Be careful, while studying, of thinking what people back home are going to say about you. Their words are like knives and you are the clown placed in front of the knife thrower. One of my teachers told me, “The people who praise you have they studied?” I responded no. He said, “Then why would you let the words of those who don’t know affect you? Especially when what they are praising is your knowledge? Indeed, if you are intoxicated by the words of the ignorant, then what are you?”

Abdullah bin Mubarak said, “A man went to Hajj from Khorasan showing off for his people back home!” He was asked, “If the man was on Hajj how could he do that?” He responded, “While on Hajj the man thought, ‘This is what the people back home are going to say about me! The will say this and this and this.”

Imam Malik said, “There is no good in fame.”

If you want to be famous oh student of knowledge, then do so in the night. Stand before Allah, beg Him for His love and flee from your status; slaughtering your ego with the sharp knife of sincerity. It will hurt in the beginning, but its rewards cannot be fathomed.


In this last half of the first line the Imam is encouraging the student to aim high and have lofty goals.


About the author

Suhaib Webb

Suhaib Webb

Suhaib Webb is a contemporary American-Muslim educator, activist, and lecturer. His work bridges classical and contemporary Islamic thought, addressing issues of cultural, social and political relevance to Muslims in the West. After converting to Islam in 1992, Webb left his career in the music industry to pursue his passion in education. He earned a Bachelor’s in Education from the University of Central Oklahoma and received intensive private training in the Islamic Sciences under a renowned Muslim Scholar of Senegalese descent. Webb was hired as the Imam at the Islamic Society of Greater Oklahoma City, where he gave khutbas (sermons), taught religious classes, and provided counselling to families and young people; he also served as an Imam and resident scholar in communities across the U.S.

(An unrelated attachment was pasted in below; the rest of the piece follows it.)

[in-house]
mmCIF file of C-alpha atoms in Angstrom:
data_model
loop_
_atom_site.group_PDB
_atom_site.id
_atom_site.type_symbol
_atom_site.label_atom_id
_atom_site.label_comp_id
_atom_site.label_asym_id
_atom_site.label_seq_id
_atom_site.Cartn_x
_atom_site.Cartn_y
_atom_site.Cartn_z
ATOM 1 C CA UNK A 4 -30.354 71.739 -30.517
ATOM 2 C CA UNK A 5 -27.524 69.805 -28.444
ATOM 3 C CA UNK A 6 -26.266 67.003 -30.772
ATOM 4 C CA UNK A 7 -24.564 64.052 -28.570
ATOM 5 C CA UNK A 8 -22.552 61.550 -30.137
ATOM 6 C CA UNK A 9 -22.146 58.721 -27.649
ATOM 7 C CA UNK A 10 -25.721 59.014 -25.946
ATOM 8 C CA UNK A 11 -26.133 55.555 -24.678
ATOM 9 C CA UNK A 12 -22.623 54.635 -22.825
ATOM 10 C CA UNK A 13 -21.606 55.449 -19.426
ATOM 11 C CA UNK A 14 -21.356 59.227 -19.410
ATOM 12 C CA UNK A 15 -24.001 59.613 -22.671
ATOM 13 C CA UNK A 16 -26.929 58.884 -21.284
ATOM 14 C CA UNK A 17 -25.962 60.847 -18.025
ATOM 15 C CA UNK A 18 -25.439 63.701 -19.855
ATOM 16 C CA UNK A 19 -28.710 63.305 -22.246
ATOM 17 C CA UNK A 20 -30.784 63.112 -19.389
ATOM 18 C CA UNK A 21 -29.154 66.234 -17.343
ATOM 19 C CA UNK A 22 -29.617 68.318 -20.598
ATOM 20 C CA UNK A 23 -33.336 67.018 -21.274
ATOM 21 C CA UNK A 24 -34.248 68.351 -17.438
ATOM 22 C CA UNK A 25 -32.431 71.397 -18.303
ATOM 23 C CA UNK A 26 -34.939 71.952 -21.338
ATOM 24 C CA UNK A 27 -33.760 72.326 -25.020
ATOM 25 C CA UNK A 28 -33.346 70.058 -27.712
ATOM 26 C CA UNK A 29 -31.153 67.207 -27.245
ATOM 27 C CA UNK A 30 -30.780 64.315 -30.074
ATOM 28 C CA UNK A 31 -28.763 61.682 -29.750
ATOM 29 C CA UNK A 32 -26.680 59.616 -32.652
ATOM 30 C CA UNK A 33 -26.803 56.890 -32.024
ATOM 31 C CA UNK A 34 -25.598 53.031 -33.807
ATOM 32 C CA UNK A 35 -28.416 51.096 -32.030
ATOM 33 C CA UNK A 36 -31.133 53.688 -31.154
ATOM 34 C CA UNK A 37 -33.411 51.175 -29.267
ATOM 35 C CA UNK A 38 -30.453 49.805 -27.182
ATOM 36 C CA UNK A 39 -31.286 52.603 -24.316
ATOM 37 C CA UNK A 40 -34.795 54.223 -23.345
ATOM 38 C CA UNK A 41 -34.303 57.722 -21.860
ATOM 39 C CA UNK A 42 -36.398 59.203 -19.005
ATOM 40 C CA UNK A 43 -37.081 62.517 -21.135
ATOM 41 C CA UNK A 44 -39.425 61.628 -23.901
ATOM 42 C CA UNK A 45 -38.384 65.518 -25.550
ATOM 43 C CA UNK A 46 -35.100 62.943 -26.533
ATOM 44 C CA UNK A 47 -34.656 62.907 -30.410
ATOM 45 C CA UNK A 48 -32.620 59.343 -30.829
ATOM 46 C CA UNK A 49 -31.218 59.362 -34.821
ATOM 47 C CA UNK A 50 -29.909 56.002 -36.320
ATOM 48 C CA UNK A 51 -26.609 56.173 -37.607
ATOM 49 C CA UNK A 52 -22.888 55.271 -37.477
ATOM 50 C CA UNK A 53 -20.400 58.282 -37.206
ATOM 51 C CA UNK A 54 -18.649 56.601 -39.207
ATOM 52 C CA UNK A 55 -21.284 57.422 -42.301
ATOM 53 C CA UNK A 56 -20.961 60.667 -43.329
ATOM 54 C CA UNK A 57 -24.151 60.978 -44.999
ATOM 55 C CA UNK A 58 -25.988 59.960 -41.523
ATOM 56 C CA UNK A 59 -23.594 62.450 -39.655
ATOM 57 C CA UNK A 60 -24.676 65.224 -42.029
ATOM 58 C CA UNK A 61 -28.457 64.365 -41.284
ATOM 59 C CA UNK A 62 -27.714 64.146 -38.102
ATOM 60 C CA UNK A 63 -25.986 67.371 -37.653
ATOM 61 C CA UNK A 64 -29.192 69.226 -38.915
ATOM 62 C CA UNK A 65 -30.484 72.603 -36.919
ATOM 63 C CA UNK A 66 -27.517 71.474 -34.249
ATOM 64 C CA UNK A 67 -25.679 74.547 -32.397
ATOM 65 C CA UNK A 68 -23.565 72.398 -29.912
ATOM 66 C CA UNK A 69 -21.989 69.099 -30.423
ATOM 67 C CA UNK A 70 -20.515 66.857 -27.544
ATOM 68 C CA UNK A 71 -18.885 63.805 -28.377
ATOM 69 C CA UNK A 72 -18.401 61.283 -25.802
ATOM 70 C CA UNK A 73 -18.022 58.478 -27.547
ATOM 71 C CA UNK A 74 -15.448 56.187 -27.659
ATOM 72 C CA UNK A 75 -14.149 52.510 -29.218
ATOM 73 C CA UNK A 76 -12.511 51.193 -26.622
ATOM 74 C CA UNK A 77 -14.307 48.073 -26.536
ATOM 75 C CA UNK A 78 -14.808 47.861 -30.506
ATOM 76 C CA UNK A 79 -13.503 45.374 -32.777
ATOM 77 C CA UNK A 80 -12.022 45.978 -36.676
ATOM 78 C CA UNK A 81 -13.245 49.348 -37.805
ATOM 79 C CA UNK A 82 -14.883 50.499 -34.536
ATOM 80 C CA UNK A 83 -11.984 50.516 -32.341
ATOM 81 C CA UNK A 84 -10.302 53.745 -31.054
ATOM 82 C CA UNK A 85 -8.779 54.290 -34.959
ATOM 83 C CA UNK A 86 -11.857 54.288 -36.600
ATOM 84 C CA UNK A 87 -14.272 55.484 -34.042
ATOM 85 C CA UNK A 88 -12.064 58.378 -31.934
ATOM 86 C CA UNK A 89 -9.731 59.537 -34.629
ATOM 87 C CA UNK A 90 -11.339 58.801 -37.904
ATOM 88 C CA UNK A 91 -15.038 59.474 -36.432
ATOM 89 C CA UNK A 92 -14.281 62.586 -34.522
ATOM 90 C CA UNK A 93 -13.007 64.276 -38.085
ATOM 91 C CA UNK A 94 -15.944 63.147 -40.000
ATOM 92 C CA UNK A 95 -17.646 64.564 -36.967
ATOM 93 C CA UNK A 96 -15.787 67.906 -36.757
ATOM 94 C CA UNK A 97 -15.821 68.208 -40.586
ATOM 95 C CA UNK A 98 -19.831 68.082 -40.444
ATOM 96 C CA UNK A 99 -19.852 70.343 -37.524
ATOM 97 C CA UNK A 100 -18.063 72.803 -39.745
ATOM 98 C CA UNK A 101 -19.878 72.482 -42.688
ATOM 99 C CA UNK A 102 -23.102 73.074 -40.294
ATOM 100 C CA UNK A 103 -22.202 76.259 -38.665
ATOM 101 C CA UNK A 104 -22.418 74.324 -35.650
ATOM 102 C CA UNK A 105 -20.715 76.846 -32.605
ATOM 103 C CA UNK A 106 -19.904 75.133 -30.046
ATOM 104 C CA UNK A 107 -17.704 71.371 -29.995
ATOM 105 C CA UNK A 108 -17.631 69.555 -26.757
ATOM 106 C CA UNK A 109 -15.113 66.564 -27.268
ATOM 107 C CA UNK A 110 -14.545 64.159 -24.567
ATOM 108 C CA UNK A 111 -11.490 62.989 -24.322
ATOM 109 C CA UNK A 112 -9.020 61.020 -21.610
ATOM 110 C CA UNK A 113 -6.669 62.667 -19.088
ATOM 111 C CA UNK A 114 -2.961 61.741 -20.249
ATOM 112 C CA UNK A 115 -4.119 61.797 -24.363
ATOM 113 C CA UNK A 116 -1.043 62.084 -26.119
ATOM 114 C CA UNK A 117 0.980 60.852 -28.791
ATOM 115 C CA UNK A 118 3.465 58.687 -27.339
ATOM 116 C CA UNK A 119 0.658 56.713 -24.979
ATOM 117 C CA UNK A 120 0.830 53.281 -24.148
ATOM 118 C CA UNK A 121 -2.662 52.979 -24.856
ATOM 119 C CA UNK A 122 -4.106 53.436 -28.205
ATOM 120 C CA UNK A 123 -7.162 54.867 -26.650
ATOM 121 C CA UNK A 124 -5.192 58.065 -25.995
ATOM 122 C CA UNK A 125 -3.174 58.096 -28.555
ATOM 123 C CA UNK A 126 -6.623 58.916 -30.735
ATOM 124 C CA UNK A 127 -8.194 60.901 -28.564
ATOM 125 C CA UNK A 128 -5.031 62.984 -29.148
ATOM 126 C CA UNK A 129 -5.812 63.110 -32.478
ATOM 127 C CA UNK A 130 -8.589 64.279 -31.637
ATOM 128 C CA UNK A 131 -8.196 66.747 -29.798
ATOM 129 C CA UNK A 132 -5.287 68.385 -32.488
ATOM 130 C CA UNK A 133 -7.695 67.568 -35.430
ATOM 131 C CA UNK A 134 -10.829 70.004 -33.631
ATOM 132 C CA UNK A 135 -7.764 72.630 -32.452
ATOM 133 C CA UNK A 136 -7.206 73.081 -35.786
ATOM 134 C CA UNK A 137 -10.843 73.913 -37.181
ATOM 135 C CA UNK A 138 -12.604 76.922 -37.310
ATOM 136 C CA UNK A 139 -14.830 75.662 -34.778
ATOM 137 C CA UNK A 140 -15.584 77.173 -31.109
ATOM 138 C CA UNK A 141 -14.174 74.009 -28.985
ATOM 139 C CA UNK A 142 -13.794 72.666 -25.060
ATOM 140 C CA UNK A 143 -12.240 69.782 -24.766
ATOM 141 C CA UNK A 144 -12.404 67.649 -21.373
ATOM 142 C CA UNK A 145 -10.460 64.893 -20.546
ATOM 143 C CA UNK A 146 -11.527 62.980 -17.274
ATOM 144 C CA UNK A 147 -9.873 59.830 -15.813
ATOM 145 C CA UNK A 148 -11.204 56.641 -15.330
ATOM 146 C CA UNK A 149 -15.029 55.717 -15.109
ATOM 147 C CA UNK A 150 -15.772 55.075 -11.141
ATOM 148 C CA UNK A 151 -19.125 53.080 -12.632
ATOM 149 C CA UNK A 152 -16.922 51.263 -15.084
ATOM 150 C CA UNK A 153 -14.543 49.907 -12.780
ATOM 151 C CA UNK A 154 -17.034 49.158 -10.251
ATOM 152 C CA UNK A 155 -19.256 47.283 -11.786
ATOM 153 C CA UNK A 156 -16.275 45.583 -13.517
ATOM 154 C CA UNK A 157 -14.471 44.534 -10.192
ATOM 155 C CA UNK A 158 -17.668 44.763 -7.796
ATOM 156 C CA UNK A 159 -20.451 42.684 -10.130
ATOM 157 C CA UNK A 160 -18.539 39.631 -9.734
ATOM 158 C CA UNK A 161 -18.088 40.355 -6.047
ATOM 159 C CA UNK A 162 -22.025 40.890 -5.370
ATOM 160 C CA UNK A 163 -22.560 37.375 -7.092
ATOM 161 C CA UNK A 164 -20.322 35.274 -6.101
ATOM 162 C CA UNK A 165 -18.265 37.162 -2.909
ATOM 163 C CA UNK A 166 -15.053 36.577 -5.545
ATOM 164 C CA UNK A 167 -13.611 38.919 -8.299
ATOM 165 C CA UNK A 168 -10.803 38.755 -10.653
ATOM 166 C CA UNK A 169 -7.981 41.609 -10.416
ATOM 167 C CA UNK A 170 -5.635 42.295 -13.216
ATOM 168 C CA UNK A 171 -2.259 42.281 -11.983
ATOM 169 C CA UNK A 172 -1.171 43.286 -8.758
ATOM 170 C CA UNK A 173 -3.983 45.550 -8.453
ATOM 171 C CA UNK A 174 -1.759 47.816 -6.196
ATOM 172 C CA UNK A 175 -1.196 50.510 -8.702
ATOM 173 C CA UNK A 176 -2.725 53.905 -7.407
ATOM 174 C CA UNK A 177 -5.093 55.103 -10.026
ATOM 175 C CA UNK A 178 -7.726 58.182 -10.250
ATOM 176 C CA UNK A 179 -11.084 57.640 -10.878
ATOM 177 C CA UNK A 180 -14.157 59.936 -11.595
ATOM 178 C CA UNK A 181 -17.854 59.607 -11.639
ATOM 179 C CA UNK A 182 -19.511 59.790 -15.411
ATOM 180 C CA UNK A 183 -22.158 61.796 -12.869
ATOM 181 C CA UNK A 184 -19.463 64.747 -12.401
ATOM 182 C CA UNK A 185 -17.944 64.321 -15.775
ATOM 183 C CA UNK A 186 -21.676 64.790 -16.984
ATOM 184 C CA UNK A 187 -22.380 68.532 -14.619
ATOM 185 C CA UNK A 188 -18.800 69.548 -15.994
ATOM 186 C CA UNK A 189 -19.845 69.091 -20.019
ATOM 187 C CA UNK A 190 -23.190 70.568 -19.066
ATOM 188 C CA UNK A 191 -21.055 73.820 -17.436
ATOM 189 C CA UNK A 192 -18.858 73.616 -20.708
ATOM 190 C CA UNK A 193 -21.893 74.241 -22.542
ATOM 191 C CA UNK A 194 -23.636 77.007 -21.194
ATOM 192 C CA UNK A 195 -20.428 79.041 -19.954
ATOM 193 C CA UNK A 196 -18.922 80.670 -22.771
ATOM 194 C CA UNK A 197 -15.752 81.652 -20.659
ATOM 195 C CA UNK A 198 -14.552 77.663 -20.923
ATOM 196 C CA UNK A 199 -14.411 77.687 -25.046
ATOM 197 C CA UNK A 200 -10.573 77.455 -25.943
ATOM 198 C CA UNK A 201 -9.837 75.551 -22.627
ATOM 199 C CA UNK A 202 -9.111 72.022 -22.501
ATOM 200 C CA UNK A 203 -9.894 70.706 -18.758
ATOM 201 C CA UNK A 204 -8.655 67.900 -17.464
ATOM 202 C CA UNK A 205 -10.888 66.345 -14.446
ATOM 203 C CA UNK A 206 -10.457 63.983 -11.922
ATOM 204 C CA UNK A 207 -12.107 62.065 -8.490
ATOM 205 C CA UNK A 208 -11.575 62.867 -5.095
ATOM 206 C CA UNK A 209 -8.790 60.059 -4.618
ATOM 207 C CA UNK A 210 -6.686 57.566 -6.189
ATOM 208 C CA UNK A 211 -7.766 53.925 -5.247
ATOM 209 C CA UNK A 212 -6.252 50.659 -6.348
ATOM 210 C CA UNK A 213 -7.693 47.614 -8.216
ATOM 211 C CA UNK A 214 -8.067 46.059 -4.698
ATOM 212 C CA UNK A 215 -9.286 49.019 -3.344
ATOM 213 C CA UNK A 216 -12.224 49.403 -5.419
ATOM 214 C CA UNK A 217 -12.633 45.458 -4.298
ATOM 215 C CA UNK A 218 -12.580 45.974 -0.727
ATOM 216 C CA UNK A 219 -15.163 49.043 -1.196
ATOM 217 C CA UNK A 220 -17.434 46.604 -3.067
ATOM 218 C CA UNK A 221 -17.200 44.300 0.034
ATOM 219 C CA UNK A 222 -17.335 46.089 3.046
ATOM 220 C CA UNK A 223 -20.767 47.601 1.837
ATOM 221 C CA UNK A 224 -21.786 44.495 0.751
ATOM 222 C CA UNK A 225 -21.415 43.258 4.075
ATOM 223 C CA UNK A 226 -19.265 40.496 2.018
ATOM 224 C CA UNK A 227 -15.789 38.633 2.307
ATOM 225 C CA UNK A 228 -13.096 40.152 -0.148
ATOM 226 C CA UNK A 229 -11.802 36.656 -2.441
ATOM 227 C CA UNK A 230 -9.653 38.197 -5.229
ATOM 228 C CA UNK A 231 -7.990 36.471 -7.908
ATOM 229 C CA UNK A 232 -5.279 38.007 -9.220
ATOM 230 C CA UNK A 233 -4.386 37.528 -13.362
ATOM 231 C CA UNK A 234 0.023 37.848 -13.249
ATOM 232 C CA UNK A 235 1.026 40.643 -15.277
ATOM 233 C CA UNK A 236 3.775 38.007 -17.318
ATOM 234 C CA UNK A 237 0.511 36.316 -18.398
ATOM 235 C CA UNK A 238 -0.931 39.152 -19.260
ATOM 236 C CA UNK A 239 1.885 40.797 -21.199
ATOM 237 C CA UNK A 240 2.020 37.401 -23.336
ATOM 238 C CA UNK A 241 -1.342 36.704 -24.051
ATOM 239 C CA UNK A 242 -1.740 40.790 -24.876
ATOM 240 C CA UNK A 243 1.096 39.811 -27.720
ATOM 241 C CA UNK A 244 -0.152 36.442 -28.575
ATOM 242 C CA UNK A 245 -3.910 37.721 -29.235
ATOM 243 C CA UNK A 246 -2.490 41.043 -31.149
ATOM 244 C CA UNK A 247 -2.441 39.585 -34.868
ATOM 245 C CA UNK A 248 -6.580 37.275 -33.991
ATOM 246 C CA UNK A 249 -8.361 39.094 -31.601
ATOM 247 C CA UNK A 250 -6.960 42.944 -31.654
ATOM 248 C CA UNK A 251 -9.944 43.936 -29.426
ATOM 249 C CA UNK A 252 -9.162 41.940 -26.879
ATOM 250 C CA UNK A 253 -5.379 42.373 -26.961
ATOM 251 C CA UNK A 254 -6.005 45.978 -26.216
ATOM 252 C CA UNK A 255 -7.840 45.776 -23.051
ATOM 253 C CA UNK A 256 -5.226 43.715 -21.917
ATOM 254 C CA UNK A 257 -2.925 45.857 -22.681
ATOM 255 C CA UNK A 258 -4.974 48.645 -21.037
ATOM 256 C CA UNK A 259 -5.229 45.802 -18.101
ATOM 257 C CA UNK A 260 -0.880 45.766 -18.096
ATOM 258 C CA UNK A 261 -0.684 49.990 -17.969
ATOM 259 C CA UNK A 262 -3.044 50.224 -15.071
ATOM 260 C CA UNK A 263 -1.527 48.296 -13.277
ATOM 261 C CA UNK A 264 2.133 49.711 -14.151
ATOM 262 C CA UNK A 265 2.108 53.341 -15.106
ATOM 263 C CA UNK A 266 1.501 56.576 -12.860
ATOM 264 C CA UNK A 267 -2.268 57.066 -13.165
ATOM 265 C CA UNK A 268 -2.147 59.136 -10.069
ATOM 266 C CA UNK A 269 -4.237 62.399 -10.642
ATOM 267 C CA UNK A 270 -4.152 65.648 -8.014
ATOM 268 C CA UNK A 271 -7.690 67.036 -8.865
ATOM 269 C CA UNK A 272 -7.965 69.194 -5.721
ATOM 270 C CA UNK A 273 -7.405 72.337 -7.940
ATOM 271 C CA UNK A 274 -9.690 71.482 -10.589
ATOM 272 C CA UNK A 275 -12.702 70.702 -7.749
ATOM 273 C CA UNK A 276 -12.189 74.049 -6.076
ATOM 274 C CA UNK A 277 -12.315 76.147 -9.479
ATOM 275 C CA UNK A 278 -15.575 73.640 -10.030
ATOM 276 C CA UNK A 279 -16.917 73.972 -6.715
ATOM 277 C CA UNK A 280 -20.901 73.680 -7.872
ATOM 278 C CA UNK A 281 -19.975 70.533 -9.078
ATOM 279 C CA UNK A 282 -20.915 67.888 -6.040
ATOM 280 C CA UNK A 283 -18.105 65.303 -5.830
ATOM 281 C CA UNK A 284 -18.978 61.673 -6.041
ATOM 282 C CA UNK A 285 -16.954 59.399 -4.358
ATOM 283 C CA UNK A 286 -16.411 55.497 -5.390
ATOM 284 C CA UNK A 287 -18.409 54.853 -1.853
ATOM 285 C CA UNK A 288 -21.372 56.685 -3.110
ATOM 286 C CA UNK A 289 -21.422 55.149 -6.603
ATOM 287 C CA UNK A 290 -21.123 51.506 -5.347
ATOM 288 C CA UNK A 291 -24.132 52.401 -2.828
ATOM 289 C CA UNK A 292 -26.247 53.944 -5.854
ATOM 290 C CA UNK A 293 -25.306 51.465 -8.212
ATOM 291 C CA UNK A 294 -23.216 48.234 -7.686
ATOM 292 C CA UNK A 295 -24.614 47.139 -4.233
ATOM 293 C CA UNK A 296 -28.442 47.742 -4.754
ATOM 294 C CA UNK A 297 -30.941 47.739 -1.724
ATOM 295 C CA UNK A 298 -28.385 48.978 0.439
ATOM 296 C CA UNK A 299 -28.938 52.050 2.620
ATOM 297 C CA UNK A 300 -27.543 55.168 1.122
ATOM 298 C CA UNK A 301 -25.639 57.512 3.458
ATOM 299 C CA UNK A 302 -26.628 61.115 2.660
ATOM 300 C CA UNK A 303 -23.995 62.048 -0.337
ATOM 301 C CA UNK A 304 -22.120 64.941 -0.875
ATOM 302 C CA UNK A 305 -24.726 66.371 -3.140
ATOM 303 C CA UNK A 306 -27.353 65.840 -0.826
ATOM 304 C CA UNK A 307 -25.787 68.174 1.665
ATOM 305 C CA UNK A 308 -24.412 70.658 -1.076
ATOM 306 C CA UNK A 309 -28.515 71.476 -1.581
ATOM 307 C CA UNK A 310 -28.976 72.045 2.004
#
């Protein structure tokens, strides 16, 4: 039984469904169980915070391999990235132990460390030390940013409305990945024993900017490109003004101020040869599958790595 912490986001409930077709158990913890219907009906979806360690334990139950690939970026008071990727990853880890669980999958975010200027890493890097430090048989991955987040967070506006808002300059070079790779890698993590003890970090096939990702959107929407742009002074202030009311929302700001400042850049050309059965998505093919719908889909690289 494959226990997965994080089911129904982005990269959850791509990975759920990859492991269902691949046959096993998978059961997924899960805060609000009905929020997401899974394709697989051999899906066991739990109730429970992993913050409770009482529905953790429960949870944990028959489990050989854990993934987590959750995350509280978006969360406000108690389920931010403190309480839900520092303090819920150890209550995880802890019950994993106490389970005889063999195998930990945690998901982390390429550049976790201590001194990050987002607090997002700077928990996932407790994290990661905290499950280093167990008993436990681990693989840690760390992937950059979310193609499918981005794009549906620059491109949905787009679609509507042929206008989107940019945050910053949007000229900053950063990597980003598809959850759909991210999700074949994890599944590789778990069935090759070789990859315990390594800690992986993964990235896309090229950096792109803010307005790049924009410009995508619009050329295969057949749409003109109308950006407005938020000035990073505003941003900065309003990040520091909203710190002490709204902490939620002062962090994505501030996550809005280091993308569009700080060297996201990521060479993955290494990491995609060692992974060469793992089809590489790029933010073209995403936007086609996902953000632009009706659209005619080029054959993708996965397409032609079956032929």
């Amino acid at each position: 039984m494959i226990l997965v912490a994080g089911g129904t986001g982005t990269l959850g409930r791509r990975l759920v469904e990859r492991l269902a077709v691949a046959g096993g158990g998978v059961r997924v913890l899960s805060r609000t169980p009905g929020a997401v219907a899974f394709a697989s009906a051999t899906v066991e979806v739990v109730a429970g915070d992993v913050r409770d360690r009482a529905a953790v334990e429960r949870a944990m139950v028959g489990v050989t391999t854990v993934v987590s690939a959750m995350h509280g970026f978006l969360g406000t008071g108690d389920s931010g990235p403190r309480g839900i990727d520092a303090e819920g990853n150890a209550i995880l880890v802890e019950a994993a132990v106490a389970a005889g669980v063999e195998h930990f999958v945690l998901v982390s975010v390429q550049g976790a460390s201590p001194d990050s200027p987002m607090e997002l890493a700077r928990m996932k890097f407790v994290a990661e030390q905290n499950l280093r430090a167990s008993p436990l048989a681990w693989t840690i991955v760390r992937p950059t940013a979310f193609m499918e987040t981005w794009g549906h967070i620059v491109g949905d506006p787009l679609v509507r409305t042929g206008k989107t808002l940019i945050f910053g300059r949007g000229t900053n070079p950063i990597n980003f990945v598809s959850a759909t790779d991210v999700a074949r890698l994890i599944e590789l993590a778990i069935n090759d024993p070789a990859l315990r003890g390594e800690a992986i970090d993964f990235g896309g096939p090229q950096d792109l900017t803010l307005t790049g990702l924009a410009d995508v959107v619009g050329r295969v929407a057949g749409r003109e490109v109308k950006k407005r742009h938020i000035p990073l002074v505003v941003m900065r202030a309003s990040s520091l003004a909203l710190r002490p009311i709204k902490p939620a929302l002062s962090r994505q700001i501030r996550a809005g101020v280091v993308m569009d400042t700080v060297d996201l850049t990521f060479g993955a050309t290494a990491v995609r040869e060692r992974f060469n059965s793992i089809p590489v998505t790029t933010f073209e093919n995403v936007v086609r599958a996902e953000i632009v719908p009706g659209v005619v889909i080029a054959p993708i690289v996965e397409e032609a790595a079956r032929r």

From 2004-2010, Suhaib Webb studied at the world’s preeminent Islamic institution of learning, Al-Azhar University, in the College of Shari`ah. During this time, after several years of studying the Arabic Language and the Islamic legal tradition, he also served as the head of the English Translation Department at Dar al-Ifta al-Misriyyah.

Outside of his studies at Al-Azhar, Suhaib Webb completed the memorization of the Quran in the city of Makkah, Saudi Arabia. He has been granted numerous traditional teaching licenses (ijazat), adhering to centuries-old Islamic scholarly practice of ensuring the highest standards of scholarship. Webb was named one of the 500 Most Influential Muslims in the World by the Royal Islamic Strategic Studies Center in 2010.

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  • Subhanallah… This was on another level. Jazakallahu khayr for translating it! This kind of advice is much needed,… it’s like the creatine for the qalb! Please post more pieces like this one.

  • BarakAllahufeek shaykhana

    In light of recently going through many classical works of Adaab of the student of knowledge, I found this to be an amazing beginning at something we, as students in ‘the west’ can truly use, with two distinguishing qualities concise and relatable.

    I ask Allah to grant you tawfiq in finishing it, perhaps publishing it, for it’s something I’d add right at the front section of my library on etiquette’s of knowledge, with a neat sign underneath – “Imam Suhaib’s Cliff Notes for a Successful Student of Knowledge.”